The protection of data – and the people who own it – as it travels across the network has always been a cornerstone of the telecoms industry. But in today’s world, no single organization can maintain end-to-end control over information as it is carried from source to destination, and so upholding the right to privacy is becoming an increasingly complex issue. And with quantum computing posing a threat to our current security systems, our experts point out that this will render certain existing methods of protection useless. Not only do protocols need a shake up, so does software – so it can work in lightweight mode for constrained or hardware-limited devices.
The idea that technology can manage an underground mine efficiently, operate construction machinery from a distance, or carry out a complex surgical procedure on a remote basis, is not far from magical. Imagine a world in which the hazardous work environment is a thing of the past, where manufacturing operations are run smoothly using remotely operated machines and robots, where everyone has access to vital medicalexpertise... This is the stuff of my boyhood science fiction comics. But today, these are the technical innovation challenges my colleagues intend to solve – and in some cases, they already have.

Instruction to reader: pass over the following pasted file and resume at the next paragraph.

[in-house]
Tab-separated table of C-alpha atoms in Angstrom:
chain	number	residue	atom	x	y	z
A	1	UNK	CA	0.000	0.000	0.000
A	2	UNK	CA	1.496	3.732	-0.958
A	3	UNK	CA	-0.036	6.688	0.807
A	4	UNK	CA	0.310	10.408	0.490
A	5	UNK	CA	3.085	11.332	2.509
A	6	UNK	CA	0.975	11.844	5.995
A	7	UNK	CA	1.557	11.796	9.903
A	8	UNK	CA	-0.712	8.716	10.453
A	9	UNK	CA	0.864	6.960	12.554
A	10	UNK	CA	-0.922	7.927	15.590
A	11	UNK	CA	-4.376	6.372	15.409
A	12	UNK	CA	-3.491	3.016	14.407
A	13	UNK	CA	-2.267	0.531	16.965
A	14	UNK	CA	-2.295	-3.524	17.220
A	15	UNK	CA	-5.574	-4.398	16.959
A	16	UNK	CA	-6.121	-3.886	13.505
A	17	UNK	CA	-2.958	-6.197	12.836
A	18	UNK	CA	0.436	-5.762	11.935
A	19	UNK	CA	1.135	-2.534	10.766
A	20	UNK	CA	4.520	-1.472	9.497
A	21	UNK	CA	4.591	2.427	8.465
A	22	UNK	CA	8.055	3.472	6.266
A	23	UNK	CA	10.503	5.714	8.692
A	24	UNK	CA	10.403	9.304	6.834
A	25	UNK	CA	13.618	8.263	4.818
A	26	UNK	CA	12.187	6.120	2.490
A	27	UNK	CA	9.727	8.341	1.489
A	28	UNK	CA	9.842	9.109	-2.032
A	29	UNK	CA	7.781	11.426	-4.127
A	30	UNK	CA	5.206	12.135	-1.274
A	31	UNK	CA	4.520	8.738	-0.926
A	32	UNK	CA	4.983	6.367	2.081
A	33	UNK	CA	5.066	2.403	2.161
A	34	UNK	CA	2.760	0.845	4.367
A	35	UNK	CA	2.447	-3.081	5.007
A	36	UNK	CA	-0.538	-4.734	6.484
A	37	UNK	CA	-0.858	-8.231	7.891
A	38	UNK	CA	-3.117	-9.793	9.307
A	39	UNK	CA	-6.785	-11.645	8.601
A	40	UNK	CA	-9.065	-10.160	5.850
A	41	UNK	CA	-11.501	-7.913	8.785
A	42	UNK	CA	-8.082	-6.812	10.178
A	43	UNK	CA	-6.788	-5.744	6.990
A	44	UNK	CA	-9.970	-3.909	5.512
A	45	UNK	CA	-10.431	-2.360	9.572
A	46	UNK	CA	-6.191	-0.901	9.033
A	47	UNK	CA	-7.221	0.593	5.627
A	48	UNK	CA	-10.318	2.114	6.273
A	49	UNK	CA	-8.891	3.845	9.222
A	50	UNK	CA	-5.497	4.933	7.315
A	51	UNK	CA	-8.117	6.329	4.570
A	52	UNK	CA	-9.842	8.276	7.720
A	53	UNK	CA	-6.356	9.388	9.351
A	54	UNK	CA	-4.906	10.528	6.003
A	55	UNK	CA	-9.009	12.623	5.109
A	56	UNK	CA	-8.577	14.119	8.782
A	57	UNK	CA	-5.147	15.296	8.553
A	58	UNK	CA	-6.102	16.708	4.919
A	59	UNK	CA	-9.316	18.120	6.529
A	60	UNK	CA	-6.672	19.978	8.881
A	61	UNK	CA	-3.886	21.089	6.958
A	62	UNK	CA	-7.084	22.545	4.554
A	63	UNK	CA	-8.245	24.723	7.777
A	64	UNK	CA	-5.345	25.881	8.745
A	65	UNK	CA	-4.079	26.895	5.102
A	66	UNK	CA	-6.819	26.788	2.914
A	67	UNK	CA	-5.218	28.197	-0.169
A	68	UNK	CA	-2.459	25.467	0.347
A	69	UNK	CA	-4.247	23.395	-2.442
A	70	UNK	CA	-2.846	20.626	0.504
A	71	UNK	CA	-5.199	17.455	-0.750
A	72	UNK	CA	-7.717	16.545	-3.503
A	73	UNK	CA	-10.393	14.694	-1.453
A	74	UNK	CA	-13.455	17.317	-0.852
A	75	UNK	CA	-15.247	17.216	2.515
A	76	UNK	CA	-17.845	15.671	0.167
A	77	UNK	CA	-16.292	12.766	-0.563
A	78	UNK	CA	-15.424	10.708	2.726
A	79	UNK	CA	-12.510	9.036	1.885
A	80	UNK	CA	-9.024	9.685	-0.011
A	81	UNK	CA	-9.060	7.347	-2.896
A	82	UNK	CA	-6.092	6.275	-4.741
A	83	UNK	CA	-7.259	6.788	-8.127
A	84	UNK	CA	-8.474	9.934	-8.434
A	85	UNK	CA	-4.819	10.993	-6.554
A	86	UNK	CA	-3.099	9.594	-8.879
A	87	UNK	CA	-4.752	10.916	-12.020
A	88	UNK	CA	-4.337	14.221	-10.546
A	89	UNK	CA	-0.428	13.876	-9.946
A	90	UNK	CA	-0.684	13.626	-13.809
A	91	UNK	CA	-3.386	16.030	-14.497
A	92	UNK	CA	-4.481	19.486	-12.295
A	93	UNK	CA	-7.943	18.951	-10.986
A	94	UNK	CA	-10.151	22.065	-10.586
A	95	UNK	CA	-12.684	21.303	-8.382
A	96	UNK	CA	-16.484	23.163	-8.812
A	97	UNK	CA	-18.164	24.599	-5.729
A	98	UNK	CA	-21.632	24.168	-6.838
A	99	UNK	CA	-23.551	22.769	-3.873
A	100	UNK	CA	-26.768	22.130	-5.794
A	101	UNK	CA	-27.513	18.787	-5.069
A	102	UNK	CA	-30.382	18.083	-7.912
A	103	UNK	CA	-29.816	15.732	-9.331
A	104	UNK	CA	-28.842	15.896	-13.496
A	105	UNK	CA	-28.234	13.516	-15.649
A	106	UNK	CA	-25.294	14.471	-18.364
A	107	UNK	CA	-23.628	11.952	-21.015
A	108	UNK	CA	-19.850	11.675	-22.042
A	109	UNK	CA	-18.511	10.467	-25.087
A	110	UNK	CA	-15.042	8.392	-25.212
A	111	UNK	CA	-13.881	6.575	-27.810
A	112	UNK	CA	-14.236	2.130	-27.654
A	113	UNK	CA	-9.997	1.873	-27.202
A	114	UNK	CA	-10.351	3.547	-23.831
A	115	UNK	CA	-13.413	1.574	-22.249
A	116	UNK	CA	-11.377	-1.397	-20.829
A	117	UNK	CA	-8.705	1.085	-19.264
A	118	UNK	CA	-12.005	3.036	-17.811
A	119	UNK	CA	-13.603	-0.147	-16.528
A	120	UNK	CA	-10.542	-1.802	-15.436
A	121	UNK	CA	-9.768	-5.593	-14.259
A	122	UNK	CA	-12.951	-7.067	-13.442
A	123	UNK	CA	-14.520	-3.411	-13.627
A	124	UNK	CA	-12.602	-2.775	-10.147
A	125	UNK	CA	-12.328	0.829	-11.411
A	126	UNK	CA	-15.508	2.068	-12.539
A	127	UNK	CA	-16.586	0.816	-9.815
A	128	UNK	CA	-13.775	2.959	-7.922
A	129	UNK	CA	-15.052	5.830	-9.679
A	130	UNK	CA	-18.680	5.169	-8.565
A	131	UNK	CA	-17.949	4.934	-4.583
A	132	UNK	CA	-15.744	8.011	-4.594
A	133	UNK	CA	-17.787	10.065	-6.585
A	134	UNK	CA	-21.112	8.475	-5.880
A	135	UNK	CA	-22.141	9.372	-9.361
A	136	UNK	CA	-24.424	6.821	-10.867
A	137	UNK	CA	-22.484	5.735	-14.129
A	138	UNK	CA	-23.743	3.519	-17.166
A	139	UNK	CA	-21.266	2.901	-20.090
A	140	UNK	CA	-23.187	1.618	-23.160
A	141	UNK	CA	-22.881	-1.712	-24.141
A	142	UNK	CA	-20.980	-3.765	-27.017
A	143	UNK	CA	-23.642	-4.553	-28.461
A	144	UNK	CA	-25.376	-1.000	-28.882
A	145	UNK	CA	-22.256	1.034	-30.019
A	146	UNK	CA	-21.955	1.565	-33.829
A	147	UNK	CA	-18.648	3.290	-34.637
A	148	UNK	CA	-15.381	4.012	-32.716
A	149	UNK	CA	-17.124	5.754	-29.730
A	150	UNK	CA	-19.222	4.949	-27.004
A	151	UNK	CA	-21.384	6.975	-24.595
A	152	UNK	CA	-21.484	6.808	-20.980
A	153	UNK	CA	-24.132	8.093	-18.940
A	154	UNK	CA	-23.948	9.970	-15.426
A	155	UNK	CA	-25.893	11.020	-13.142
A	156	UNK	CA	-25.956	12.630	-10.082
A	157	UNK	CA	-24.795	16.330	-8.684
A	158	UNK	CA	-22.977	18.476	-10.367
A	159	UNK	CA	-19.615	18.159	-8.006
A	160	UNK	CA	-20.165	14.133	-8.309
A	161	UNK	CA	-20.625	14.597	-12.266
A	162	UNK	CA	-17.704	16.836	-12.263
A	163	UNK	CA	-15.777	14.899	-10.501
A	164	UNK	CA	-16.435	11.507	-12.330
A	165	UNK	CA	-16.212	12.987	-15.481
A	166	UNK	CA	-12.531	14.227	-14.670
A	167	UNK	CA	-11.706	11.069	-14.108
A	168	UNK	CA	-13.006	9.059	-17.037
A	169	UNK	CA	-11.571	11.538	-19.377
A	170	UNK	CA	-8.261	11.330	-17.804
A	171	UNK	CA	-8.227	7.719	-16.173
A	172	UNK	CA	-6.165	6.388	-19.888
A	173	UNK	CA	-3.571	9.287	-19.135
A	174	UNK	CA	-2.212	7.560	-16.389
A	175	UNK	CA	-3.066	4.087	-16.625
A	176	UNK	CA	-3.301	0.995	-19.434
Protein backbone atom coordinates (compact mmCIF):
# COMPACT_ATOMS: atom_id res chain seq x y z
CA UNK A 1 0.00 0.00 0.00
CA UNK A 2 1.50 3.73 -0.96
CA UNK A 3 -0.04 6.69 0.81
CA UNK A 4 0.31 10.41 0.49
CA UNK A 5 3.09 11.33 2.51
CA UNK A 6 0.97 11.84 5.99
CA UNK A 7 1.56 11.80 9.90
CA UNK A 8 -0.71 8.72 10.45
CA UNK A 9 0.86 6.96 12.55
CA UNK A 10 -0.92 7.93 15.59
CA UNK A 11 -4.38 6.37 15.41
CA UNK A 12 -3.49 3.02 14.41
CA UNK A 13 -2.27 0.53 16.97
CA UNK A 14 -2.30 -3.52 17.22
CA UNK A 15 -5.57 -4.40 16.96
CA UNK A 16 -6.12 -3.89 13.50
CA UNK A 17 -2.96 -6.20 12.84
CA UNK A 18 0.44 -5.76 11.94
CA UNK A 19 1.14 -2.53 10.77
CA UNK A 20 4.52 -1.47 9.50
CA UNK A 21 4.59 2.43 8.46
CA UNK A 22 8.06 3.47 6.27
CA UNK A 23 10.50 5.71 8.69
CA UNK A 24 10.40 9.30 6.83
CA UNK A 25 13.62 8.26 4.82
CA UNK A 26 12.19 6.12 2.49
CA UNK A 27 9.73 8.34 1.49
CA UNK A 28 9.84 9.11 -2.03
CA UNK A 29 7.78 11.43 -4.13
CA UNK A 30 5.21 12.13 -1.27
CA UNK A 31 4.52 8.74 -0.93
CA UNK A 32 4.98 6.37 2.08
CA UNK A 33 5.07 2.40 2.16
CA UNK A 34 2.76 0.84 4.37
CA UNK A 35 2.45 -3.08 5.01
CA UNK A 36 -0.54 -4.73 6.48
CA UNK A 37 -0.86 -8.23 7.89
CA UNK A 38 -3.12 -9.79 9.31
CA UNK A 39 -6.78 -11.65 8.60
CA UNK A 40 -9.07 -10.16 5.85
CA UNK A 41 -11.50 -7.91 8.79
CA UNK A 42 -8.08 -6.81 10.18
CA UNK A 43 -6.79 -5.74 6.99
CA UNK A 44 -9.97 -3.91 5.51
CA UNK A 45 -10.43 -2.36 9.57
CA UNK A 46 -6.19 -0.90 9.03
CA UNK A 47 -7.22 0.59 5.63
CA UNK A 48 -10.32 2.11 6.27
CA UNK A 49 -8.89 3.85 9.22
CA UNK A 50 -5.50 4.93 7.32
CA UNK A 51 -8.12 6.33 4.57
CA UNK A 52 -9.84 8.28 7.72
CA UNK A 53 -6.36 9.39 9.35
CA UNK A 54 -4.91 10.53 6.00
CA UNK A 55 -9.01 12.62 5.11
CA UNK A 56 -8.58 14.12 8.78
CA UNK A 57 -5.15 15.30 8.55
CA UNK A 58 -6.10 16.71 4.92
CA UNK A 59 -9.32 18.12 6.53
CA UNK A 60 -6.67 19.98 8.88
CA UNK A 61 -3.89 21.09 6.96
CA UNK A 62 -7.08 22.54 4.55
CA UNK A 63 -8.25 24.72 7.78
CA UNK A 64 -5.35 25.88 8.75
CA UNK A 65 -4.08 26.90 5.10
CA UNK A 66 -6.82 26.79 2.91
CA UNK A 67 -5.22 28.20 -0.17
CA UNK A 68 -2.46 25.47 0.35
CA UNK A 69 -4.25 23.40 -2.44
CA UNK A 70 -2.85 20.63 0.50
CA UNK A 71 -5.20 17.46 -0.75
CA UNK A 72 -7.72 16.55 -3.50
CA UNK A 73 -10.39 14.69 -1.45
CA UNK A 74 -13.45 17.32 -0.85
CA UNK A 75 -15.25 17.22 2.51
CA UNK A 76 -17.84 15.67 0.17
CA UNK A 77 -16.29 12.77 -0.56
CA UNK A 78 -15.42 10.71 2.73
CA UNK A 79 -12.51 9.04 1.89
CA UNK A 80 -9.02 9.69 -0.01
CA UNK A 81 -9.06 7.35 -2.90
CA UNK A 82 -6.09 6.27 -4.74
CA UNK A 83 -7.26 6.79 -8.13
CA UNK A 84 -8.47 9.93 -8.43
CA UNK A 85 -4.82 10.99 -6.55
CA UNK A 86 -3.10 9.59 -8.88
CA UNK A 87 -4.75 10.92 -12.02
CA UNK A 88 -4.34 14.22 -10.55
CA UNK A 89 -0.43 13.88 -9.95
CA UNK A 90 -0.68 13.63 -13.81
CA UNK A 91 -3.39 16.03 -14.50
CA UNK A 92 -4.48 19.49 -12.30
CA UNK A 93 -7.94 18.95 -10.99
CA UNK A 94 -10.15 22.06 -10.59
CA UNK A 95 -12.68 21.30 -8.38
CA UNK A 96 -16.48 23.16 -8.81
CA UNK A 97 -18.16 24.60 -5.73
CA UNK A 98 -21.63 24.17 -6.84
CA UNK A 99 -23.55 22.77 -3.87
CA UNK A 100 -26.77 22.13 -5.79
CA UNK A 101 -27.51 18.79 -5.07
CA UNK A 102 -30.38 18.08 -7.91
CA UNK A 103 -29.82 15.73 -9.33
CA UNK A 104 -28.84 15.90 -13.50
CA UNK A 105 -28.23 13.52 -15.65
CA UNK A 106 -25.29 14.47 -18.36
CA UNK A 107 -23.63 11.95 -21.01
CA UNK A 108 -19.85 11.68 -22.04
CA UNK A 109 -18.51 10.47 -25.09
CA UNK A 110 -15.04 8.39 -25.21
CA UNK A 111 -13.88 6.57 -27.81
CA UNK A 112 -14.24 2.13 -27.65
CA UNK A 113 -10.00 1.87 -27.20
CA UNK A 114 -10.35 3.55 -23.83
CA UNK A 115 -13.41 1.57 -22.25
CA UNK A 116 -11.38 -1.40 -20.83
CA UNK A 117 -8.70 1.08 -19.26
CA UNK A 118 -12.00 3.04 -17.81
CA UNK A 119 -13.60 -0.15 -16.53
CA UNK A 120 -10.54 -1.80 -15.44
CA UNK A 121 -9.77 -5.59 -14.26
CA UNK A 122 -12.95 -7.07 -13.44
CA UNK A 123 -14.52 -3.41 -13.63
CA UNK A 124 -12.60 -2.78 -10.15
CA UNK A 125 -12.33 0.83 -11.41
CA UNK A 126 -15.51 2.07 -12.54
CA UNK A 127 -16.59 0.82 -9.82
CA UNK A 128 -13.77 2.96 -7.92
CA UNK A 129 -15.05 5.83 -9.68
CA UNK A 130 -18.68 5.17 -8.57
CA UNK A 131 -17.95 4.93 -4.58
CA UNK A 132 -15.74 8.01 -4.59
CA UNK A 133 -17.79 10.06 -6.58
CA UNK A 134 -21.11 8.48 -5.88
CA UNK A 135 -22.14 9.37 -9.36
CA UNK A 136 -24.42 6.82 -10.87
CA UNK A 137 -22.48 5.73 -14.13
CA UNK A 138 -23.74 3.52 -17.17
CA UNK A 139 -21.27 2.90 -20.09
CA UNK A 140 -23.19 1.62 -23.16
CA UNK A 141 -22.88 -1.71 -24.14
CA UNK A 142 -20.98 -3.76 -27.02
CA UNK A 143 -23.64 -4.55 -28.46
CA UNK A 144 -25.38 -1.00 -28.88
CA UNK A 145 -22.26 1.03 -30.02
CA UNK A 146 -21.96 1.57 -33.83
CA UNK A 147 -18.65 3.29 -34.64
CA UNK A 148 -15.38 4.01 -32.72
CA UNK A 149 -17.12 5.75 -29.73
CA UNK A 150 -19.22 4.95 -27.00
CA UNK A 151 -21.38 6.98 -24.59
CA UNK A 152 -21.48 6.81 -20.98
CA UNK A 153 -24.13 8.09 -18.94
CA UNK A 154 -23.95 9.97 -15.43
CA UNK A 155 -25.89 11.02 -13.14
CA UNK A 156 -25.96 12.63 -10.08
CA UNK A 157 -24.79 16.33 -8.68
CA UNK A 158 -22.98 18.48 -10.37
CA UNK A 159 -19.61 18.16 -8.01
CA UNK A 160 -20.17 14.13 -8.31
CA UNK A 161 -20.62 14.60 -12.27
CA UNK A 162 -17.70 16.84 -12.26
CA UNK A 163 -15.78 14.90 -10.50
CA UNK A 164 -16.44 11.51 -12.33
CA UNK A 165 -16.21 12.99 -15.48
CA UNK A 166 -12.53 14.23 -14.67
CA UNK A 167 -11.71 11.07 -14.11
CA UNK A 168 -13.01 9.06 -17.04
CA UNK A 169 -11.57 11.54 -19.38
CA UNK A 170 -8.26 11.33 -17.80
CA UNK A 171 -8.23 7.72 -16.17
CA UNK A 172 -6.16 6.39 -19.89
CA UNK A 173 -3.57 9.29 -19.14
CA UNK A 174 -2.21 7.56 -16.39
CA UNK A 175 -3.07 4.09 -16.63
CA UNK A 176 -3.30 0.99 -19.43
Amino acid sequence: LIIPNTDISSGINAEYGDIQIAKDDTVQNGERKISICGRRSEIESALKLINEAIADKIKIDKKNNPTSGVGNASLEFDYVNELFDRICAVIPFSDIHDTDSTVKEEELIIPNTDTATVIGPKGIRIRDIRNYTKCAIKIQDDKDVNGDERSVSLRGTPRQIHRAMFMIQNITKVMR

The article on 5G remote control, which was cowritten with experts from ABB, is yet another example of how collaboration has become embedded in our ways of working, and how different industries can help each other to create more innovative solutions.
If you were to ask me to pick a few words to summarize this issue of Ericsson Technology Review, I would choose security, new business opportunity, flexibility, SDN, virtualization, and 5G. But, it is flexibility that clearly stands out for me. If networks are going to provide the kind of connectivity that industry needs, flexibility is not only required in the technical solution, but at all other levels too – even in business models and internal processes.
Flexibility will be achieved in the network through greater abstraction, programmability, and a core built on the concept of network slicing – which is where 5G comes in. As the article on the 5G core shows, a flexible network architecture is needed by service providers and industries that depend on connectivity to develop new solutions. It will enable them to fail fast, and to adapt their networks as quickly as business models change. In his article on the multiband booster for microwave backhaul, Jonas Edstam points out that in a world, capacity needs will no longer represent the main determining factor for network architecture; instead, total cost of ownership will take over, with a more holistic approach to networking.
By 2021, over 90% of the world´s population will be covered by mobile broadband networks*
*Ericsson Mobility Report, November 2015
“By 2021, over 90% of the world´s population will be covered by mobile broadband networks*”
*Ericsson Mobility Report, November 2015
- Ulf Ewaldsson,
- Senior Vice President
- Group CTO, and Head of Group Function Technology